“What makes you say that?”  William asked.

            “Well, the Project gave the latest prototype to the Pentagon almost ten years ago and I can only assume this new platform would be the best chance to test it.”

            “Good guess, read what the UFO crowd sent to somebody after last night’s test,”  William nodded towards the folder Matt now held in his hand.

            “It’s a fully operational space craft, the next military shuttle replacement?”  Matt quickly read the two pages.  “It holds up to eleven men, and they fitted it with both pulse jets and magnetic drive.   I didn’t know all that was ready for lab testing let alone flight testing.”

            “No one, outside of two generals and the designers, were supposed to know that.”

            “And, mach twenty seven?”  Matt sounded astonished.  “How do the pilots stay alive?”  He paused as he thought.  “I guess if they can completely negate all mass, it could work.”

            “Forget you read that,”  William insisted. 

       “Okay then,”  Matt closed the folder.  “You say the message was intercepted late yesterday?”

      “Yeah,”  William shrugged his shoulders.  “We could easily trace which phone cell carried the data, but the destination is a mystery.”

      “How is that possible?”  Matt asked.

      “Not only that, but when we tried to access the cell phone, it was no longer there.”

      “Maybe they took the battery out?”  Matt guessed.

      “Less than five milliseconds after a transmission?”

      “Maybe not.”

      “Somehow they were able to bounce the data stream off two satellites and sixteen land locations in a seemingly random order and without a specific destination so we can’t unravel the thing,”   William sounded annoyed.  “We know damned well they sent it from here, but where it was supposed to go, and to whom it was sent, we can’t figure out.”

      “It sounds to me like whoever sent the message wanted you to know it came from here,”   Matt calmly said to his boss.  “Maybe that’s all they wanted.”

      “That’s the obvious aspect,”  William replied.  “The from and to whom is less obvious.”

      “So, you’re ready for answers today, and you want some eyes and ears on the ground to catch them in the act this time?”  Matt asked, thoughtfully.

      “Right,”  William agreed.  “If we can catch the sender, the rest of the puzzle will be easy.”

      “I guess I’ll dress eccentric before I join the masses,”  Matt said.






      “We’ll keep you informed as to when and where any transmissions emanate from that crowd, sir.” 

      The sergeant nodded towards Matt as they parked next to a small gathering of casually dressed civilians nestled by a tall chain link fence topped with barbed wire.  It was late in the day, and what little shrubbery poked above the barren landscape cast long shadows.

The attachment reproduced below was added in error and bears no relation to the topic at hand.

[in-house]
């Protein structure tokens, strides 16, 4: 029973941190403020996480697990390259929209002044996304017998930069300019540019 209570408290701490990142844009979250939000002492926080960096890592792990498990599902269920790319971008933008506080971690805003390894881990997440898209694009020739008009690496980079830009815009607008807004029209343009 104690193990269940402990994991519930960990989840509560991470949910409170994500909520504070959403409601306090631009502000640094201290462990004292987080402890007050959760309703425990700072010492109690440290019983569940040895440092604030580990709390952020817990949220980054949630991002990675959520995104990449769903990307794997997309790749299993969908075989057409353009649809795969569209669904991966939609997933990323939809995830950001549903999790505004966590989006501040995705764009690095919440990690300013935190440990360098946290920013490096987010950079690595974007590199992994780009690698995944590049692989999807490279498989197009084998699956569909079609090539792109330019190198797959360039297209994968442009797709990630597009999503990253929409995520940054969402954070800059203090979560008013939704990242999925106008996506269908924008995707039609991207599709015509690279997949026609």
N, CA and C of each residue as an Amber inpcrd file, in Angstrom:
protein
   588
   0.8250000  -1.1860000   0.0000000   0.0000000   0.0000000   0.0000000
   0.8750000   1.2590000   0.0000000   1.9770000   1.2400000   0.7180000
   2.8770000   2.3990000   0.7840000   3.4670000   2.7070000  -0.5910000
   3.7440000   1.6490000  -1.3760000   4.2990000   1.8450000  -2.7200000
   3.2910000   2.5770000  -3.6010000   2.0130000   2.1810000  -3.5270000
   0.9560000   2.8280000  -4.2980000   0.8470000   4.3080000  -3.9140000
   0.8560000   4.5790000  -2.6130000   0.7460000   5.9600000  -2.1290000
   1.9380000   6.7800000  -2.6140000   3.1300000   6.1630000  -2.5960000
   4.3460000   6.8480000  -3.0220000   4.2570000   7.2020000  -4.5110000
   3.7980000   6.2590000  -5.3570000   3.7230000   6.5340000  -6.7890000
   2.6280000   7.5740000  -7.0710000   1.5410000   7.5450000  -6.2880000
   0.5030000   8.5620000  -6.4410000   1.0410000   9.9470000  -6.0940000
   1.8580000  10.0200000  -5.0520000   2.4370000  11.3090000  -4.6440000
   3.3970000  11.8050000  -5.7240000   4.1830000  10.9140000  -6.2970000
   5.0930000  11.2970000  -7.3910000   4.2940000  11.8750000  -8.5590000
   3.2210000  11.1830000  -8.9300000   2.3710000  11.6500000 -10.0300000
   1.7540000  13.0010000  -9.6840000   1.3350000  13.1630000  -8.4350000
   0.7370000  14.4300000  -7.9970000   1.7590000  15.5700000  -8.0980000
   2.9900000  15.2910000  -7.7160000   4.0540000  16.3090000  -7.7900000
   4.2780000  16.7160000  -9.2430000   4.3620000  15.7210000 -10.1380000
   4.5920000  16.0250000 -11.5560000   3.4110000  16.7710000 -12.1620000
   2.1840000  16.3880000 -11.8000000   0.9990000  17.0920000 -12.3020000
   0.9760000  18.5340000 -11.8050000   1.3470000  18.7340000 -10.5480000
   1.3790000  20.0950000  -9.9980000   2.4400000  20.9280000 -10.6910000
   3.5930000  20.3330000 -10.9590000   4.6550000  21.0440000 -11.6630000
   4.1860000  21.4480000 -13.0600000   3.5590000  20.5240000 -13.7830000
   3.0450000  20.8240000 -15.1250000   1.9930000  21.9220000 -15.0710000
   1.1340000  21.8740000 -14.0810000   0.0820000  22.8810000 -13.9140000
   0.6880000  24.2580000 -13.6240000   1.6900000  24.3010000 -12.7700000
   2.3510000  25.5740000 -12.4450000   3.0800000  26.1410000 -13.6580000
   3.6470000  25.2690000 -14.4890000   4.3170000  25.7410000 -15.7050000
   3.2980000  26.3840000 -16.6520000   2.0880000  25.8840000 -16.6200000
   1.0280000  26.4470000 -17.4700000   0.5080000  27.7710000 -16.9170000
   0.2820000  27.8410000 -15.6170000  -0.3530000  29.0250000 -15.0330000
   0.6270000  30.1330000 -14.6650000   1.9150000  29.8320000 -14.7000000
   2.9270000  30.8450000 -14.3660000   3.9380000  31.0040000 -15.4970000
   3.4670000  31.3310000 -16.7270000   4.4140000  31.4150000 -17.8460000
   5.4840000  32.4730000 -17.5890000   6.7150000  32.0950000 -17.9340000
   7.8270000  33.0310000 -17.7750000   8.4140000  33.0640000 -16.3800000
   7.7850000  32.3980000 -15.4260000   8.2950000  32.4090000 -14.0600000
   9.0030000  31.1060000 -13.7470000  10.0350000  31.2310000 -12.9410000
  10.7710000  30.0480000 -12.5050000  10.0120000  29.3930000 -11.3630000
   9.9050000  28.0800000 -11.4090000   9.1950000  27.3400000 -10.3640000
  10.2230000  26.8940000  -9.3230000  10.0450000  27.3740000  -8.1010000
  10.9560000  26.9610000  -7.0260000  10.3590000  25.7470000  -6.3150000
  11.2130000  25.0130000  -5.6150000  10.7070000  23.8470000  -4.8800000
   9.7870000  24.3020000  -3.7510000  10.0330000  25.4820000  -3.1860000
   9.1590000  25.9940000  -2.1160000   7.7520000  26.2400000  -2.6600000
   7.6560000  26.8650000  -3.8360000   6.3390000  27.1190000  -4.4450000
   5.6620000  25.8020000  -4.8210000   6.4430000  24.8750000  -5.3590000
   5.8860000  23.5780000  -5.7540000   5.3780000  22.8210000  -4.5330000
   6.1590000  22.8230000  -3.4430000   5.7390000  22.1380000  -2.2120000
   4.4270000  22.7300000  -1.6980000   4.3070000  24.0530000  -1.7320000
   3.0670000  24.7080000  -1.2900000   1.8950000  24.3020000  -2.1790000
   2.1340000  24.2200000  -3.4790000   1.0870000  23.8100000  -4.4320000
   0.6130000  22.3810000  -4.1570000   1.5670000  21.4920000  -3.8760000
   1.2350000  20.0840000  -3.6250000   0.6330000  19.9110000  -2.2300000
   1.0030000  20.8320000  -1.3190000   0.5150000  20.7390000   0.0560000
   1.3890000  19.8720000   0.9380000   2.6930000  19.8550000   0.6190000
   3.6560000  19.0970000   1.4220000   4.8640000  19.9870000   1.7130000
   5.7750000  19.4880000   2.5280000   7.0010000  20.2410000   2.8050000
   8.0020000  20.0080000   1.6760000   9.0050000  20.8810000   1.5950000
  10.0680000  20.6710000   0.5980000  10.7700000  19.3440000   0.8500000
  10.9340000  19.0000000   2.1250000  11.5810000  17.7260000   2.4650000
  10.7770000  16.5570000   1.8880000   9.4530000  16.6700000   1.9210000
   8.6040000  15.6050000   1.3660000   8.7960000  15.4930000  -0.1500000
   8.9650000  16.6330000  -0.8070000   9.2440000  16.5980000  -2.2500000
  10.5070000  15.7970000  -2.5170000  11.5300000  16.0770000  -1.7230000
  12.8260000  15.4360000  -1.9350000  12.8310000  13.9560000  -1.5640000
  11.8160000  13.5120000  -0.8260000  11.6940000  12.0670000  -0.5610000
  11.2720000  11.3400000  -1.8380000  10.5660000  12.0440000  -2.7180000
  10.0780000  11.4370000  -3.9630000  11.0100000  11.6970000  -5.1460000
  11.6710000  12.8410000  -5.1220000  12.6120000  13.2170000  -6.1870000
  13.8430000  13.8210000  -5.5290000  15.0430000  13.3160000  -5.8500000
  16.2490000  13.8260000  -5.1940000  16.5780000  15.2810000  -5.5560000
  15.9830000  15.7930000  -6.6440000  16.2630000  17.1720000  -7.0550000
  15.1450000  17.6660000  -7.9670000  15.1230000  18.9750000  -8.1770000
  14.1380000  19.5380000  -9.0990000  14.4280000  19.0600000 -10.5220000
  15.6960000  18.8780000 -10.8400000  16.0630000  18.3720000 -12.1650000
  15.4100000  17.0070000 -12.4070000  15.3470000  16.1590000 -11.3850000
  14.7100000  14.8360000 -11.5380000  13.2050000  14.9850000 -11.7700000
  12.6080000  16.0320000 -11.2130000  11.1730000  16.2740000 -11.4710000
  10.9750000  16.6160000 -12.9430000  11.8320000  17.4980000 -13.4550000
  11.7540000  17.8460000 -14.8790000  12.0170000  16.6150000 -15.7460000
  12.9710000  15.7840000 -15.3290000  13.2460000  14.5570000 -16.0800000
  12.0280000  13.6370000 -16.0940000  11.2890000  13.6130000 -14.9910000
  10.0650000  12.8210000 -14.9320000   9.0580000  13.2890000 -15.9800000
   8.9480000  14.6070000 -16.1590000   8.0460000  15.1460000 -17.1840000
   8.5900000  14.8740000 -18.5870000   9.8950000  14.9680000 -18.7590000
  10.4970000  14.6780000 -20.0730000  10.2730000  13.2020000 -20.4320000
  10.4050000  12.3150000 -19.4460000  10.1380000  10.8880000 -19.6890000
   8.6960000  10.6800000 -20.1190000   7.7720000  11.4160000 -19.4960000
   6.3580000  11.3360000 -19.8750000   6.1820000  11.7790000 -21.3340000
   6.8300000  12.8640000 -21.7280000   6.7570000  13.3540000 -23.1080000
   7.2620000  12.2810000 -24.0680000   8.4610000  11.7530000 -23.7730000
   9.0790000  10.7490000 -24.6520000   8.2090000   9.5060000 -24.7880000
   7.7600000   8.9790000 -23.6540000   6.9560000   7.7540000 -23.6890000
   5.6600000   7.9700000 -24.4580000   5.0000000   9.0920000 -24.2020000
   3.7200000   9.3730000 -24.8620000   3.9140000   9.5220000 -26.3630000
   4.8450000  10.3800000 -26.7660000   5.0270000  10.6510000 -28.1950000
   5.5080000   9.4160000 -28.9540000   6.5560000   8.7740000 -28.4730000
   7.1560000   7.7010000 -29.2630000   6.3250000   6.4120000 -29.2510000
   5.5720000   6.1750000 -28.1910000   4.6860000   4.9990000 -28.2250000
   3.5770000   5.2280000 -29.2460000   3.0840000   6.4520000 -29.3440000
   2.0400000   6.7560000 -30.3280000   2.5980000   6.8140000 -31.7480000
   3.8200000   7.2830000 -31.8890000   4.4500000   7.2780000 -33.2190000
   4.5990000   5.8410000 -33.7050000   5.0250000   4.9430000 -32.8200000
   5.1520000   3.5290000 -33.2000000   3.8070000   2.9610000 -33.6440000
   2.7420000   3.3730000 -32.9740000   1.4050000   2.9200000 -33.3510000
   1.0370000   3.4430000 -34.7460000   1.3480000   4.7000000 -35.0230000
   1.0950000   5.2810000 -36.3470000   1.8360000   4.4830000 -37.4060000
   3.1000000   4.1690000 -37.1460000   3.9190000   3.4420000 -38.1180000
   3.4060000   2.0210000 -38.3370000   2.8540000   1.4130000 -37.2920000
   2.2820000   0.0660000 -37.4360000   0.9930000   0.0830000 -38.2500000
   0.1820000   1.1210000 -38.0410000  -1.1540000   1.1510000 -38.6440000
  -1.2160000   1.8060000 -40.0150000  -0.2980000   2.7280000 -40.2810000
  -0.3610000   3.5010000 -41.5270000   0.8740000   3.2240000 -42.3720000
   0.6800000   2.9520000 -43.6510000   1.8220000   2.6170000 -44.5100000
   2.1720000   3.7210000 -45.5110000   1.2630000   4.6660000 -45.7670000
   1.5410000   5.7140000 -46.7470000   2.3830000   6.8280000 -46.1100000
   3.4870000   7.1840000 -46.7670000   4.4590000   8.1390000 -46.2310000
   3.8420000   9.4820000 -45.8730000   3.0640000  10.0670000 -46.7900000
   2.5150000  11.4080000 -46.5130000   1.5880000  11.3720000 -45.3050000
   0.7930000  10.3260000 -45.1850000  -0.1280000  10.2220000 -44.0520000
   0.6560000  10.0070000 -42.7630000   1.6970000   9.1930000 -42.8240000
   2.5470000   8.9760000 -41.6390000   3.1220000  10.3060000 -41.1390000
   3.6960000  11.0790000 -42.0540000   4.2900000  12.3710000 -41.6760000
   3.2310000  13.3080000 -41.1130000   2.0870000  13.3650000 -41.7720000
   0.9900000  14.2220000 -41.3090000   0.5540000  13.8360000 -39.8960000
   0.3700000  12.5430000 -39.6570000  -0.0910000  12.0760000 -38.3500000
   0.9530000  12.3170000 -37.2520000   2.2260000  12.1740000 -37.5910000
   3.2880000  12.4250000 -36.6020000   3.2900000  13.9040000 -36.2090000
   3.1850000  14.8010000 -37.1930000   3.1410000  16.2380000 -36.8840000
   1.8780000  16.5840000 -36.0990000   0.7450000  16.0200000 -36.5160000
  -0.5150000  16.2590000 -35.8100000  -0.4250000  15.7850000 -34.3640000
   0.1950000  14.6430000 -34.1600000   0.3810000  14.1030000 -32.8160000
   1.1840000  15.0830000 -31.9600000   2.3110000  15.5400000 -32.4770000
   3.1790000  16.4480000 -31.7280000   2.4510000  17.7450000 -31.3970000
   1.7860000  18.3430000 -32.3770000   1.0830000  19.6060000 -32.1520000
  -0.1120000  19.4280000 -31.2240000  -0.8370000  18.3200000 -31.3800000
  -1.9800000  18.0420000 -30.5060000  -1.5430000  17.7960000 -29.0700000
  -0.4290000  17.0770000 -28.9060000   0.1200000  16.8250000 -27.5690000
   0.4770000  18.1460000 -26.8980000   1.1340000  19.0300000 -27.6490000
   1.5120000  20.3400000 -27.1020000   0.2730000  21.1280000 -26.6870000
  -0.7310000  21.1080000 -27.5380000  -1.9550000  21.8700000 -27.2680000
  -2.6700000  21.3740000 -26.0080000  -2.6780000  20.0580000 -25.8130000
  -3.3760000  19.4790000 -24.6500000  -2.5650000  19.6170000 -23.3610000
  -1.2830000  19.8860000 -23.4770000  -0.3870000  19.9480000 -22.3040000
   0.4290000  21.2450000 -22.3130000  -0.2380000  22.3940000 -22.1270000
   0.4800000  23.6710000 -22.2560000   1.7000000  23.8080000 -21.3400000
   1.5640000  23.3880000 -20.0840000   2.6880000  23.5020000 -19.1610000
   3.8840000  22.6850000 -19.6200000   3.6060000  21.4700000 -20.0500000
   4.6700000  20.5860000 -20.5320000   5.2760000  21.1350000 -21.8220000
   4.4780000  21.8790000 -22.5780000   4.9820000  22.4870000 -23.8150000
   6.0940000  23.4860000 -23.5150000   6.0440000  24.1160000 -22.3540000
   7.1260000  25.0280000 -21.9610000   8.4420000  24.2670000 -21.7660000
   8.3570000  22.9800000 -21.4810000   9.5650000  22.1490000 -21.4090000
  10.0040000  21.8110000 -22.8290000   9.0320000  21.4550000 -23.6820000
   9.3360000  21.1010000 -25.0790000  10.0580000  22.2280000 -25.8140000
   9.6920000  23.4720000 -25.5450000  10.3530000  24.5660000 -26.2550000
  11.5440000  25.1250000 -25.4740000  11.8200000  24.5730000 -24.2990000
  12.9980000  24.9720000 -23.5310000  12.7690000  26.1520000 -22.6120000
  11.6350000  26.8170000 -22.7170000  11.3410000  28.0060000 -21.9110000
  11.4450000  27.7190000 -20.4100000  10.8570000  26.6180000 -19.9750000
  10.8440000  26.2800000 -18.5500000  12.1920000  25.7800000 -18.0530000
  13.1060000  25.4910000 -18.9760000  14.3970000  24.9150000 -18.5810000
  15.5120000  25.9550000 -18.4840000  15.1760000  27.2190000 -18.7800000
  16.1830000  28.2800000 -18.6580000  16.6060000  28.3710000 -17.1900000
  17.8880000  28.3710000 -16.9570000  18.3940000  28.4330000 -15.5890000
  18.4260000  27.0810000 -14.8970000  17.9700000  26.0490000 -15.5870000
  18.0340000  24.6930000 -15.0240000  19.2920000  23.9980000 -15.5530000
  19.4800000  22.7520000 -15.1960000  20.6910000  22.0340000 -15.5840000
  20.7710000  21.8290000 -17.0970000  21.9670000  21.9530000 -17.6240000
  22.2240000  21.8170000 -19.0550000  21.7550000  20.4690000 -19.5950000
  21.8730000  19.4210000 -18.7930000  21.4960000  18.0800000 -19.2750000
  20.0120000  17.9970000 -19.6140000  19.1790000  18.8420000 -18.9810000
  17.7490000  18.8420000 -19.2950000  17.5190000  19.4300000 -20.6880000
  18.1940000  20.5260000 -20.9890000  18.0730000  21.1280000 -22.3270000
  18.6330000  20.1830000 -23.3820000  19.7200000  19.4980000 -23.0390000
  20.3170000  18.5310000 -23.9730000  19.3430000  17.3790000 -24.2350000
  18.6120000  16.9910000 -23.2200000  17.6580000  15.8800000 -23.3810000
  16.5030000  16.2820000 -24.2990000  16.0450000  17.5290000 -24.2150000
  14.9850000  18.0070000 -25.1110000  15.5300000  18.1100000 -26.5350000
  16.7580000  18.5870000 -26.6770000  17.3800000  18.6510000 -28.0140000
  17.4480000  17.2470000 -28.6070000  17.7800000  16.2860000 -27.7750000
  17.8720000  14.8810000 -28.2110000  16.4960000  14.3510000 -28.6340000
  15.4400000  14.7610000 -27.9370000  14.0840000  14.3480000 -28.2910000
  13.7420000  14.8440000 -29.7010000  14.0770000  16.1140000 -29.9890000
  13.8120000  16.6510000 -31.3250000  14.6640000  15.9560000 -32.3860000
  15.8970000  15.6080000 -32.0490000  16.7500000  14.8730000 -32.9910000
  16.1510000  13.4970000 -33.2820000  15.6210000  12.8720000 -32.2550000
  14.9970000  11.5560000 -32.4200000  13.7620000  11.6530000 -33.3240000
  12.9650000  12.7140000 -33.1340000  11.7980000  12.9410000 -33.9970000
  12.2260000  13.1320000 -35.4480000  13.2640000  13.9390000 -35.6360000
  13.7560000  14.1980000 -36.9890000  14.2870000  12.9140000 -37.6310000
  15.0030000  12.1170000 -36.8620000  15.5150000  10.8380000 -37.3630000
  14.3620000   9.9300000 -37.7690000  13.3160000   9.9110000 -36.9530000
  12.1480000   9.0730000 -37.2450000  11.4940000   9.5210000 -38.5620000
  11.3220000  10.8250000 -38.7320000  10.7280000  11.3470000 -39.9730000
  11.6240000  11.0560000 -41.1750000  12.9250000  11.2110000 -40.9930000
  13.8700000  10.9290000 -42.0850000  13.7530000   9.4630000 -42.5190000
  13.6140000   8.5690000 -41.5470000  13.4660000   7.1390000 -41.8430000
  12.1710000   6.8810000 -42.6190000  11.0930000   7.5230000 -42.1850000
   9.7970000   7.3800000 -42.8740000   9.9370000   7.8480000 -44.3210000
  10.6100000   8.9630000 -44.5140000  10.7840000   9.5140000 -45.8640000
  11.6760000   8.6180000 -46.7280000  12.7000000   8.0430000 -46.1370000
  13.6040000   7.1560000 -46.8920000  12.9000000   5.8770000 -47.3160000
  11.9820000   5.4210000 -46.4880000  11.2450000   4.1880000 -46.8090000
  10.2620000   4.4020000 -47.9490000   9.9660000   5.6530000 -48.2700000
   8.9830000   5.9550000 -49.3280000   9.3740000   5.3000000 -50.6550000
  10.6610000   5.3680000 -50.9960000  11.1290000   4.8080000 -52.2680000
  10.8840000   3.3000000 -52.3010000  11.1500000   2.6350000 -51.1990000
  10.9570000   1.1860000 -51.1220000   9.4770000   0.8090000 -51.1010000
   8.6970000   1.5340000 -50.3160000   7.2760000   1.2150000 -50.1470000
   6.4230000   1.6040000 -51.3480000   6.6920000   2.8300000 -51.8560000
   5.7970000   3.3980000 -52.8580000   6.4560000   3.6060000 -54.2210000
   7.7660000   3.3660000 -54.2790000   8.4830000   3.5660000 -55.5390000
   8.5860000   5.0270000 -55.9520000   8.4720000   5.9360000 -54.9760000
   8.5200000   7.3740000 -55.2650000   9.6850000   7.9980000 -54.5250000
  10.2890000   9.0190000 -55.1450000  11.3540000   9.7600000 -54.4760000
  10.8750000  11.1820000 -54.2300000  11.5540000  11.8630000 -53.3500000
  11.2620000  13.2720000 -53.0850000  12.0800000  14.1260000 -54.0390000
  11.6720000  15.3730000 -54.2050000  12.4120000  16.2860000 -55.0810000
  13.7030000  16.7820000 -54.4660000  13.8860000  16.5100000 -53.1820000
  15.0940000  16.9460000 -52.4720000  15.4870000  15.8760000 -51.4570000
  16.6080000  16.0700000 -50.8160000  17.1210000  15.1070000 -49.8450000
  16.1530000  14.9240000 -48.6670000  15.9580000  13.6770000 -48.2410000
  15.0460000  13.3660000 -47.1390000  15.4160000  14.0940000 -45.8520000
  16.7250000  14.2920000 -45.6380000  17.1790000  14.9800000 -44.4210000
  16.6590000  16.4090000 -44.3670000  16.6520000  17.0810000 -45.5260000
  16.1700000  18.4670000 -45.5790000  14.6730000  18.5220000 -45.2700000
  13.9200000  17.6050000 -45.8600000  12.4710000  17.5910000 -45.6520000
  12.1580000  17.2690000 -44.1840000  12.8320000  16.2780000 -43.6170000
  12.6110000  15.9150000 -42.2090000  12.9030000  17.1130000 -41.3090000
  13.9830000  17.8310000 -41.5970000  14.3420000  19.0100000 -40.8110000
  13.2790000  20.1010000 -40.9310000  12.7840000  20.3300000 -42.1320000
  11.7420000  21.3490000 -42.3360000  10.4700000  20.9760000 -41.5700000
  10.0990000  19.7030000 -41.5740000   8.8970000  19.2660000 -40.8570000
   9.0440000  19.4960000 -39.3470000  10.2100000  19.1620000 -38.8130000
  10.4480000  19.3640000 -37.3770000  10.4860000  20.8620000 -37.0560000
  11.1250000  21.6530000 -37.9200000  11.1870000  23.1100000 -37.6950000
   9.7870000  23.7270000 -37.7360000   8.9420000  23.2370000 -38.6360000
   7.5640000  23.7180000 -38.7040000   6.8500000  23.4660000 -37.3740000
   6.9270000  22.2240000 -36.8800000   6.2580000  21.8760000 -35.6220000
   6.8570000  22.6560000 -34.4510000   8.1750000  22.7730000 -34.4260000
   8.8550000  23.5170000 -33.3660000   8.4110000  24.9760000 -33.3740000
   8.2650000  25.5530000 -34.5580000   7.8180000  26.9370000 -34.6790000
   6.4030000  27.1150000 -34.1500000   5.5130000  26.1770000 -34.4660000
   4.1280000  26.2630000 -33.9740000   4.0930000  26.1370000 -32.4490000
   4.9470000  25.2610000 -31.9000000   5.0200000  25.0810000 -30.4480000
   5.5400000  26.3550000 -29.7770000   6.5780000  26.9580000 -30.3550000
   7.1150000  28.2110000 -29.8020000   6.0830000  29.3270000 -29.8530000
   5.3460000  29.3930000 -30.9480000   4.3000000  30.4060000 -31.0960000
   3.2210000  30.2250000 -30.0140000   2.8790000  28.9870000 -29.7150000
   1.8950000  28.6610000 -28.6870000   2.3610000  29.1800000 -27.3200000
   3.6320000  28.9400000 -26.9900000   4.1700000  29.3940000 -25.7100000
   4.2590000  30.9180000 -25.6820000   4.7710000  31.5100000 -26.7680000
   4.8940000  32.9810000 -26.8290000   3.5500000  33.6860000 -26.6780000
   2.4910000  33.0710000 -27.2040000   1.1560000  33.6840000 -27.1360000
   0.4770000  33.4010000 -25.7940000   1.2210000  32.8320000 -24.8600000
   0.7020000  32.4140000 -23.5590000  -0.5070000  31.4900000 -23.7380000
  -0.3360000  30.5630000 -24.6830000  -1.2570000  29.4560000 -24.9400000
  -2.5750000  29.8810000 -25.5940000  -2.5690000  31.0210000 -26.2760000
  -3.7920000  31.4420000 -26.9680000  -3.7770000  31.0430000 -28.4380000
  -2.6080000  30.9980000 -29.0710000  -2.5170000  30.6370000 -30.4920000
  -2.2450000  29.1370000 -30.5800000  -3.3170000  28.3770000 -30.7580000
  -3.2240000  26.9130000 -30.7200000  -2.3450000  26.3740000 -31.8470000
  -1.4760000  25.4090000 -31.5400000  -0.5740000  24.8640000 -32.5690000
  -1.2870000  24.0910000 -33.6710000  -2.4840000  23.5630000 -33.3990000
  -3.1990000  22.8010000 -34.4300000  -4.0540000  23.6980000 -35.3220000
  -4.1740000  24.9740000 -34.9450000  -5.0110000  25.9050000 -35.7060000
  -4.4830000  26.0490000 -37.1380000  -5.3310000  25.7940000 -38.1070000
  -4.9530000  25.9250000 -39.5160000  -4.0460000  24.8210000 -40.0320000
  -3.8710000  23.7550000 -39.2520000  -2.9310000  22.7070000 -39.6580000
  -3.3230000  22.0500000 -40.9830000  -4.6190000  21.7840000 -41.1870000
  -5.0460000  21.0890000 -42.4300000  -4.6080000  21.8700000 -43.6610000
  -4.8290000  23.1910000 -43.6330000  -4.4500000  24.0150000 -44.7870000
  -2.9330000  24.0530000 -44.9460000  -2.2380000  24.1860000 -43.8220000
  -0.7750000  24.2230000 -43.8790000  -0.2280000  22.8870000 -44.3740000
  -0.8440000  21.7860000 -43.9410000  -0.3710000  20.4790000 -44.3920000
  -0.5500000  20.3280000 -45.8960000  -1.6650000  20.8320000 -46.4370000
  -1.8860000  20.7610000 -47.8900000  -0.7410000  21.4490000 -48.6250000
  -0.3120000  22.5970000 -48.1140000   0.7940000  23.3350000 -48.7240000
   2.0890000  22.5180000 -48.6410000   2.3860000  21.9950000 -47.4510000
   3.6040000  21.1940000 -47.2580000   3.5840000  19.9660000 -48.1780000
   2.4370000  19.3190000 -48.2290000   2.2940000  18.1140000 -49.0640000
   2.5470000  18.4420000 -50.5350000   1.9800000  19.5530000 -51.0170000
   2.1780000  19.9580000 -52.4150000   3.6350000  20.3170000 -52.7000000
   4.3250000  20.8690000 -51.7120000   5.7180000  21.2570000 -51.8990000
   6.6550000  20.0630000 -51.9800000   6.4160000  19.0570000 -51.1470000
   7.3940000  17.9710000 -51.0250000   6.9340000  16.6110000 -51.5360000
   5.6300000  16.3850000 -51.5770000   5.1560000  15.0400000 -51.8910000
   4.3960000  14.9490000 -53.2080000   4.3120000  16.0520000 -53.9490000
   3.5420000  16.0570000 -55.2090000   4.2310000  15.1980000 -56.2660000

“Just let me know where to walk,”  Matt replied, becoming annoyed at this whole operation. 

            Matt Johnson was a major in the Air Force.  He was also a field agent for the National Security Agency.  He was thirty eight years old, just over six feet tall and weighed one eighty five.  Matt had short cropped light brown hair and brown eyes.

      Why couldn’t they just triangulate any signal from the hills overlooking the group and from inside the base?  This group of ex-hippies and UFO groupies didn’t look that dangerous. It was at least a ten mile dash to get to any good sized escape road, so why was he there?  Matt sort of knew why he was there, he just didn’t like it all that much.  Matt had the scientific training, along with the training as a field agent to be quite useful on missions such as this, but he felt that staying with these assignments might be a career limiting move.

      “Yes, sir,”  The sergeant replied as he exited the older sedan away from most of the other cars.  “I’ll be over there,”  He pointed to a small outcropping of crumbling rock to their west.

      “Just don’t answer when someone talks to you in your earwig,”  Matt grinned as he got out of the car.  “To spite what you think of these people, talking to yourself out loud will make them think you’re something other than one of them.”





      “Are you here because of the lights?”  A woman asked.

            “I guess so,”  Matt shrugged his shoulders. 

            The woman who asked seemed to be in her late thirties or early forties, she was short, slightly built and had a mass of curly brown hair cascading from underneath the baseball cap, a Cubs baseball cap; Matt read all sorts of assumptions into that.

            “You sound like a skeptic,”  She turned and spoke directly to him.  “My name is Priscilla.”

            “Hi,”  Matt returned her smile,  “My name’s Matt and I was born a skeptic.”

            “So, why are you here?”  Priscilla asked.

            “Well,”  Matt answered quickly,  “A friend of mine at the Air Force base told me about the lights in the sky and I just thought I’d come out here and see for myself.”

            “So, you’ve never seen them before?” 

            Priscilla took Matt’s right hand in hers and stepped in front of him; she patted him with her other hand.